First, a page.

Evaluating the Training Effort
Evaluating the Training Effort. With today’s emphasis on measuring results, it is crucial that the manager evaluate
the training program. There are several things you can measure: participants’ reactions to the program, what (if anything) the trainees learned from the program, and to what extent their on-the-job behavior or results changed as a result of the program.
In one survey of about 500 U.S. organizations, 77% evaluated their training programs by eliciting reactions, 36% evaluated learning, and about 10% to 15% assessed the program’s behavior and/or results.167 Computerization facilitates evaluation.
For example, Bovis Lend Lease uses learning management system software to monitor which employees are taking which courses, and the extent to which they’re improving their skills.
There are two basic issues to address when evaluating training programs. One is the design of the evaluation study and, in particular, whether to use controlled experimentation. The second is, “What should we measure?”
Designing the Study
In deciding how to design the evaluation study, the basic concern is this: How can we be sure that the training (rather than, say, a company-wide wage increase) caused the results that we’re trying to measure? The time series design is one option. Here, you take a series of performance measures before and after the training program.
This can provide some insight into the program’s effectiveness. However, you can’t be sure that the training (rather than, say, the raise) caused any change.
Formal methods for testing the effectiveness of a training program, preferably with before-and-after tests and a control group.
Controlled experimentation is therefore the gold standard. A controlled experiment uses a training group and a control group that receives no training. Data (for instance, on quantity of sales or quality of service) are obtained both before and after one group is exposed to training and before and after a corresponding period in
the control group.
This makes it easier to determine the extent to which any change in the training group’s performance resulted from the training, rather than from some organizationwide change like a raise in pay. (The pay raise should have affected
employees in both groups equally.)
Training Effects to Measure
The manager can measure four basic categories of training outcomes or effects:
1. Reaction. Evaluate trainees’ reactions to the program. Did they like the program? Did they think it worthwhile?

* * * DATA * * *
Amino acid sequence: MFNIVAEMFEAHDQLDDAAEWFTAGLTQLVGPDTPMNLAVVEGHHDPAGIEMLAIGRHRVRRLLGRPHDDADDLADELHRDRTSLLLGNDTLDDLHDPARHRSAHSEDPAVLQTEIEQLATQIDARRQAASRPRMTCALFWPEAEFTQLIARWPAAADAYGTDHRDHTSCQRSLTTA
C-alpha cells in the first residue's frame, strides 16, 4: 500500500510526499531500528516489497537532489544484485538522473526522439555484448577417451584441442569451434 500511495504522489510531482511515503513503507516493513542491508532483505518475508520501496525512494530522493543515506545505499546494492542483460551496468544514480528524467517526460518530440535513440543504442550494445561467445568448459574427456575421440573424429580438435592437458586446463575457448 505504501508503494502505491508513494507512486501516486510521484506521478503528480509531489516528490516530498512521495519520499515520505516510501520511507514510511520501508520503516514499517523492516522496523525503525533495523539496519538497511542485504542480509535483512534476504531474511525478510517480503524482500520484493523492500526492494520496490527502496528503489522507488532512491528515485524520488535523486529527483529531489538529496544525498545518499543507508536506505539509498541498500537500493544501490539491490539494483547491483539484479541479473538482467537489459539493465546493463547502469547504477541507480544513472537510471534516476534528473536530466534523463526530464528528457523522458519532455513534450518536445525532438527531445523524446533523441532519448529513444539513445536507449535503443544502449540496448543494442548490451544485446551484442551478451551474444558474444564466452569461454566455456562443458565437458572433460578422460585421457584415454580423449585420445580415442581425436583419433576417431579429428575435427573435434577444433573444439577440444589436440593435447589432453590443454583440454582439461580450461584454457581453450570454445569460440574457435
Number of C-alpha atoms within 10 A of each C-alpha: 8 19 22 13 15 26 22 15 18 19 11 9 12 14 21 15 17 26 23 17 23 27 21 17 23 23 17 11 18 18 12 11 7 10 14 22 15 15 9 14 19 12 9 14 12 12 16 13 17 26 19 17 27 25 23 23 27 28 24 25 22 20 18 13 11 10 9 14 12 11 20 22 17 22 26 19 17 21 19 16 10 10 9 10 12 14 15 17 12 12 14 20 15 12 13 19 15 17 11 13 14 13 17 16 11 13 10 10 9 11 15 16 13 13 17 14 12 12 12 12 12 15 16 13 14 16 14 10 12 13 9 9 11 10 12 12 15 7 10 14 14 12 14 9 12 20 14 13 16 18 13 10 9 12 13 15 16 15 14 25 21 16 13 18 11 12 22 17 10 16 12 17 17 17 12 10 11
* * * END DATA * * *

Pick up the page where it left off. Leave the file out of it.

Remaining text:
2. Learning. Test the trainees to determine whether they learned the principles, skills, and facts they were supposed to learn.
3. Behavior. Ask whether the trainees’ on-the-job behavior changed because of the training program. For example, are employees in the store’s complaint department more courteous toward disgruntled customers?
4. Results. Most important, ask, “What results did we achieve, in terms of the training objectives previously set?” For example, did the number of customer complaints diminish? Reactions, learning, and behavior are important. But if
the training program doesn’t produce measurable performance-related results, then it probably hasn’t achieved its goals.
Evaluating these is straightforward. presents one page from a sample evaluation questionnaire for assessing reactions. Or, you might assess trainees’ learning by testing their new knowledge. For behavioral change, perhaps assess the effectiveness of a supervisory performance appraisal training program by asking that person’s subordinates, “Did your supervisor provide you with examples of good and bad performance when he or she appraised your performance most recently?”
Finally, directly assess a training program’s results by measuring, say, the percentage of phone caller questions that call center trainees subsequently answered correctly.
A careful comparison of the training program’s costs and benefits can enable the human resource team to compute the program’s return on investment. Online calculators are available to facilitate such analyses.
A program at MGM Resorts illustrates training evaluation. In the hospitality industry, how likely guests are to return is a crucial metric, and is measured at MGM by “Net Promoter Scores” (NPS). With MGM’s NPS scores not up to par, its training team concluded “guest facing” employees weren’t sufficiently engaged. It created an Essentials of Hotel Management Program for front desk and assistant managers.
The program emphasized skills like collaboration and communications. At the end of the approximately 1-year program, NPS scores had risen about 2% (which is considered a notable accomplishment).